The premise is simple: You pay monthly rent toward the purchase of the home, and at the end of the set term, you’ll own the property. Sounds perfect, right? But beware: The rent-to-own landscape can be a minefield of scams and deceptions designed to take your money—and leave you in the dust.
Common rent-to-own scams
There are several ways you can be swindled. One of the most common is scammers trying to sell property that they don’t actually own.
“People advertise a house that isn’t theirs, and pretend to be the owners and collect upfront fees from the tenant,” says Martin Orefice, the founder of renttoownlabs.com. To pull off the ruse, scammers find a vacant house that’s for rent and list it online with their own contact info.
“Then they meet the tenant at the home, pretending to be the owner, and ask for an upfront fee or nonrefundable deposit to hold the home,” Orefice says. “Once they collect the money, they disappear.” Shady, right?
Amy Hebert, a consumer education specialist at the Federal Trade Commission, says unsuspecting people can also be scammed by finding out the following:
- The house is in way rougher shape than they were told (e.g., asbestos or lead is present).
- The house is being foreclosed on.
How to protect yourself from rent-to-own scams
- Find out who really owns the property. Before turning over any money, ask for documentation showing that the person owns the house—a tax bill, for example. In many cases, the owner information is available online, so you can even check it out yourself. Before you enter into a formal contract, you should also get a title report from a title company. This will ensure that the seller owns the property and can legally sell it to you.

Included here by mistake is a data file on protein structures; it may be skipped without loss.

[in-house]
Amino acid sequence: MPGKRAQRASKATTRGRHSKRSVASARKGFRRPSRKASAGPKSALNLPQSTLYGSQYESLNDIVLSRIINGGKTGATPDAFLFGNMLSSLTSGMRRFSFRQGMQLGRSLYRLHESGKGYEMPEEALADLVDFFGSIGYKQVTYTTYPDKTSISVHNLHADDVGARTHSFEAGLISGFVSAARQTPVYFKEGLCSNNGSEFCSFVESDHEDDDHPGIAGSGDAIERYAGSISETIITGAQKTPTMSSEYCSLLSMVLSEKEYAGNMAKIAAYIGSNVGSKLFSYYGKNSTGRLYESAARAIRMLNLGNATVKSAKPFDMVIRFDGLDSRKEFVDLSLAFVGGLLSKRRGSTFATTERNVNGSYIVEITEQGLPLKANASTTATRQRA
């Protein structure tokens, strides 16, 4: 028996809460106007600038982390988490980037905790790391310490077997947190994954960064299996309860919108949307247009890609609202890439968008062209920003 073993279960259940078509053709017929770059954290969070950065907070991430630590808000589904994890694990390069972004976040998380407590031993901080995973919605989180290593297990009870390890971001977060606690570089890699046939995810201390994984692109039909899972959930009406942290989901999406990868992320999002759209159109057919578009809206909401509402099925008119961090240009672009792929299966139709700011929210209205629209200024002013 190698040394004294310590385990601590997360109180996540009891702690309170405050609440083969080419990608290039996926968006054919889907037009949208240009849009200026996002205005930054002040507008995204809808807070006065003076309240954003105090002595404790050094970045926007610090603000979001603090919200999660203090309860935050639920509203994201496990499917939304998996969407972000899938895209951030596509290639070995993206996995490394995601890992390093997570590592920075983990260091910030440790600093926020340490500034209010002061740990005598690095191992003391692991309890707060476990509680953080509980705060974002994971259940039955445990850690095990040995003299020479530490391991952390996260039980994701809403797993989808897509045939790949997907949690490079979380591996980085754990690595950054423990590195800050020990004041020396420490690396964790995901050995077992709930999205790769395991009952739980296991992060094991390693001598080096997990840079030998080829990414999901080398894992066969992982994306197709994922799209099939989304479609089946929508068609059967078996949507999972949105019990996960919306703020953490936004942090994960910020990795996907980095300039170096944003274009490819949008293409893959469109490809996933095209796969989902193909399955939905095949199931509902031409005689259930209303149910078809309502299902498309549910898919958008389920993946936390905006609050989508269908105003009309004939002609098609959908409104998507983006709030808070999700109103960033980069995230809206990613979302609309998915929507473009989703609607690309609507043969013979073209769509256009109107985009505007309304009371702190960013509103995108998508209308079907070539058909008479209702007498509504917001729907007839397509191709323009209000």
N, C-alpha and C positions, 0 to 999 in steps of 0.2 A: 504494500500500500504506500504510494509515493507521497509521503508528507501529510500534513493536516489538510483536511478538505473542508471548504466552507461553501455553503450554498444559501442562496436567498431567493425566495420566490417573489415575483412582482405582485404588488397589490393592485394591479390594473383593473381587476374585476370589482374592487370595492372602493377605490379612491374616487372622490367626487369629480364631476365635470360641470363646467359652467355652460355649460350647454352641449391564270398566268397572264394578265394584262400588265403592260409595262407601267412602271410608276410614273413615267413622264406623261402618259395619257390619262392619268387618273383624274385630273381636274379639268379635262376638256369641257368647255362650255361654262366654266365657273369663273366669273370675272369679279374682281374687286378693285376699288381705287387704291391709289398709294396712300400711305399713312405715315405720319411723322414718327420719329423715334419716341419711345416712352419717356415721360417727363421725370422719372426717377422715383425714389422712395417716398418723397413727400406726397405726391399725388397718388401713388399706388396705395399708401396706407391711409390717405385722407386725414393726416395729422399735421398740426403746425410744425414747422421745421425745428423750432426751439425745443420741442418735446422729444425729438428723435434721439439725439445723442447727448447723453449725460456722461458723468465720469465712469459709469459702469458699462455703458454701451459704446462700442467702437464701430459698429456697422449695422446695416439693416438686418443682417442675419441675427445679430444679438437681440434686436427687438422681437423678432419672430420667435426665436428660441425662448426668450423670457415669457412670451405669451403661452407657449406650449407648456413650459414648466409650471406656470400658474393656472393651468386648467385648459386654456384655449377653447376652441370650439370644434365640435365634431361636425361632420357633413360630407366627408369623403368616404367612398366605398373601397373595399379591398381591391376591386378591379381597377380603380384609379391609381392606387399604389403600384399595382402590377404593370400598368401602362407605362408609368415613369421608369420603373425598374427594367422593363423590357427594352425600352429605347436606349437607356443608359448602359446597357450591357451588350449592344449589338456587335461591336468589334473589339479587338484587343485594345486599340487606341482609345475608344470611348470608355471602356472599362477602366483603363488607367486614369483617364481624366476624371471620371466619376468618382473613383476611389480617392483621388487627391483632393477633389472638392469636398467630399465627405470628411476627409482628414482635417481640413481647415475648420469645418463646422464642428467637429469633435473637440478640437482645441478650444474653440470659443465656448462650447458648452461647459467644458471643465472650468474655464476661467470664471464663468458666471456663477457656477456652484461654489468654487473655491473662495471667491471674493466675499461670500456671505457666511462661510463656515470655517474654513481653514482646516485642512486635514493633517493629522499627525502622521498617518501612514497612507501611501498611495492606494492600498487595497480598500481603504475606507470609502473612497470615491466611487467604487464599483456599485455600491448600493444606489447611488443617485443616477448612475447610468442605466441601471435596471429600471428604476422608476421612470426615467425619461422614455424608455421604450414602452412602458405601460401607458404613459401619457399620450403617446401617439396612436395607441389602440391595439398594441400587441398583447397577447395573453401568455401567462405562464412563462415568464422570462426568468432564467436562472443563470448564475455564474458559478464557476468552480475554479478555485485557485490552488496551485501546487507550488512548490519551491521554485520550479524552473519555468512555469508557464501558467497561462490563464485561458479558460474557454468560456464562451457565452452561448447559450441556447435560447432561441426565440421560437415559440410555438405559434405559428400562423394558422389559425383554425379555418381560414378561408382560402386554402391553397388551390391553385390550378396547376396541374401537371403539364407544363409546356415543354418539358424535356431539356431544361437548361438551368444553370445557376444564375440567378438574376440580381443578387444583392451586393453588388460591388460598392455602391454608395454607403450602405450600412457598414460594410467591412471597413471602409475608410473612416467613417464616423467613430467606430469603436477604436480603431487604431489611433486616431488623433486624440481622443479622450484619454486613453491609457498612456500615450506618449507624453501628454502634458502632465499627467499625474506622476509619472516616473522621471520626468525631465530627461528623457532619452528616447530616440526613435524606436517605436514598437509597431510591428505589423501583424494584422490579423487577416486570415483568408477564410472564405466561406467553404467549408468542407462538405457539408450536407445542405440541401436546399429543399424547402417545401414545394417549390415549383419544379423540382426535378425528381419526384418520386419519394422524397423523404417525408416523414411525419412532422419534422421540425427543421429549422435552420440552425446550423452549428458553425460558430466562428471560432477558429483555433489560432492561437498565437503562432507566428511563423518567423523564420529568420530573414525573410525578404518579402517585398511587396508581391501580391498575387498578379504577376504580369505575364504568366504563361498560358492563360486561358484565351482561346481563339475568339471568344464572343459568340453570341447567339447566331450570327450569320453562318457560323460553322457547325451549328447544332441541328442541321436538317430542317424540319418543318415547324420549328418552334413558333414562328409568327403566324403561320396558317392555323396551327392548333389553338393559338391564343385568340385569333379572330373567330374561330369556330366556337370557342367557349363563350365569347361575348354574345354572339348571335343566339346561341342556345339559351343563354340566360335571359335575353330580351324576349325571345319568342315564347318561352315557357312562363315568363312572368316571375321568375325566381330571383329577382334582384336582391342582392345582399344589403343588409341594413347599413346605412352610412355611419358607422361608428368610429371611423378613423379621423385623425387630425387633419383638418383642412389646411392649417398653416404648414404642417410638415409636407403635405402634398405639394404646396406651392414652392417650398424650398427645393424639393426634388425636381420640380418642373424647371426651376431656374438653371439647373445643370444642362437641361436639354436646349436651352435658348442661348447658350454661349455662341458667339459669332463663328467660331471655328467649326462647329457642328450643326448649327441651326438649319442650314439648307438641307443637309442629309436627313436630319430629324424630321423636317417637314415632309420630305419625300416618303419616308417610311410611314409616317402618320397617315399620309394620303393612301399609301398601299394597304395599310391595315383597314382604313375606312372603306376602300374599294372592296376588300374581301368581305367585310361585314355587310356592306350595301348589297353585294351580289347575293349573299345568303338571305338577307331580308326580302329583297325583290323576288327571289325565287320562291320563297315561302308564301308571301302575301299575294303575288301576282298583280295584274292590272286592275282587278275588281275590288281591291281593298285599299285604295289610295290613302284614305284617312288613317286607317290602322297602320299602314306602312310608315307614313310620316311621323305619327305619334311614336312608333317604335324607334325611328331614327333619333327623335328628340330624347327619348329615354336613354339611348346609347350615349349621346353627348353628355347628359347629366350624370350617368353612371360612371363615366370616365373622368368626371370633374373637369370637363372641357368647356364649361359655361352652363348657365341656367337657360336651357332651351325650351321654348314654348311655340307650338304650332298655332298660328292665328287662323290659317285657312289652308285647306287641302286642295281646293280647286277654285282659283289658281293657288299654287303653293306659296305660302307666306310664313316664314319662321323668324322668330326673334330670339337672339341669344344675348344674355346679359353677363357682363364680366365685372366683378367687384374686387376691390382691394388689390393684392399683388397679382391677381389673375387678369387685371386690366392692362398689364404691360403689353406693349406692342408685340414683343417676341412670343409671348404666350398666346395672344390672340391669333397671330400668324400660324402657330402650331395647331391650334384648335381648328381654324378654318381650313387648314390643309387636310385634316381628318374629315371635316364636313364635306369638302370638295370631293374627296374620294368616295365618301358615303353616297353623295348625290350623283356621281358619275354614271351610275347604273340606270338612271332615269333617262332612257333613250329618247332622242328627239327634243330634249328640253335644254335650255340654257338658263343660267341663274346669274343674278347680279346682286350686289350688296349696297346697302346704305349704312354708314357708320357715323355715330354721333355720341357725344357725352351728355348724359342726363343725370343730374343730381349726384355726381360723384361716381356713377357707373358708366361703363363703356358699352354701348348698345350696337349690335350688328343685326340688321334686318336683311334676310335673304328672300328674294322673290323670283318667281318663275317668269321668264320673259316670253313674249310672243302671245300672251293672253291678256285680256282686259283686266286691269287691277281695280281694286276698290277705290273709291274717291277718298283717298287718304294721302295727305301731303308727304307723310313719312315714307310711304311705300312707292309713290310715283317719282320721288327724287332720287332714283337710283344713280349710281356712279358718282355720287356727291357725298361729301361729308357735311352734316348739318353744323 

- Know every detail of your contract. Make sure you understand every detail of any contract before signing. Many rent-to-own contracts allow for stiff penalties if the buyer is late or misses a payment, and some contracts may even become void. That means you forfeit any claim to the property and the money you’ve invested. “Consumers should review—or have an attorney review—the agreement before they sign,” says Frank Dorman of the Office of Public Affairs for the Federal Trade Commission. “It can be very difficult to extricate yourself afterward.”
- Know what could be wrong with your property. Just as an attorney can help you understand contract wording, a home inspector can help shed light on any potential physical problems and health hazards in your home. Most rent-to-own agreements will include some type of contingency for a professional evaluation. Consider it money well-spent: A professional home inspector can uncover all sorts of needed repairs that are not out in the open. This can give you leverage to negotiate a better price or terms, or even just alert you to possible repairs down the road.
What to do if you suspect a scam
If you suspect someone has scammed you—or is attempting to scam you—you should immediately contact your local police department, Orefice says. You can also notify your state’s Consumer Protection Office.
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